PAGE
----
no-primer-2.jpg



With primer from another angle. L to R: Rust-Oleum, Testors, and Champion

And a video:


Try to disregard the blemishes on the primed samples. I dropped my paint shield on the wet paint by mistake. The primed surfaces are deeper in color than represented in these images. Again, I give the nod to the Champion brand.

Finally, a peel test using blue painters tape. The top strip was done 30 minutes after painting. The bottom was several hours later. We'll start with no primer:

no-primer-peel-test.jpg


Champion (far right) is the clear winner here. Testors comes in last even though it is the most expensive paint in this test.

And now with primer:

with-primer-peel-test.jpg

I was very surprised with this result. The primed surfaces did very poorly after drying for several hours. Not sure if the colder than recommended temperatures played in this or not.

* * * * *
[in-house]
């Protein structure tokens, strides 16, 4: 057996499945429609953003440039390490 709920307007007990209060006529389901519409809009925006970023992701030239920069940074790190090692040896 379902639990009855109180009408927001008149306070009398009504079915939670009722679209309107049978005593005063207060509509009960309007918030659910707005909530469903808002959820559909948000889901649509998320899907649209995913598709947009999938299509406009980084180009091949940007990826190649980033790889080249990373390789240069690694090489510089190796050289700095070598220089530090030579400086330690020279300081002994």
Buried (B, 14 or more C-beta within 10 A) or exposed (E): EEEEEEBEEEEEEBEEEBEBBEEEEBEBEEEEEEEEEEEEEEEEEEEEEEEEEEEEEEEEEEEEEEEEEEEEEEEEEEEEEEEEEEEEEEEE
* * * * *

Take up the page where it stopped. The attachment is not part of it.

Conclusion: The primer helped a little in color quality but made adhesion far worse. Maybe this would be different on a warmer day. All three paints looked fine to me. They all had a nice color and sheen. However, I'd give the edge to the Champion Sterling Silver without primer for its superior adhesion to waterproof foamboard. I'll likely repeat this test in warmer weather to see if the results are different.

I look forward to hearing what others have done to create a natural metal finish on their planes.
 
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willsonman

Builder Extraordinare
Mentor
#2
Cure time is everything. I let all of my painting cure out for at least 24 hours. Even my acrylic work, which is dry to the touch in just a few minutes, is cured for 24 hours before handling.
 

PsyBorg

Wake up! Time to fly!
#3
Metallic paints are also known for having very poor adhesion. I can still remember my mothers old regency 98 back in the day with the silver paint flaking off the hood in sheets. Even the clear coat over it would not bond properly.

Personally I would go with the Testors brand if you want an "Aluminum" finish. The Champion looks more like a chrome at least to my eyes at 2 am hehe.
 

willsonman

Builder Extraordinare
Mentor
#4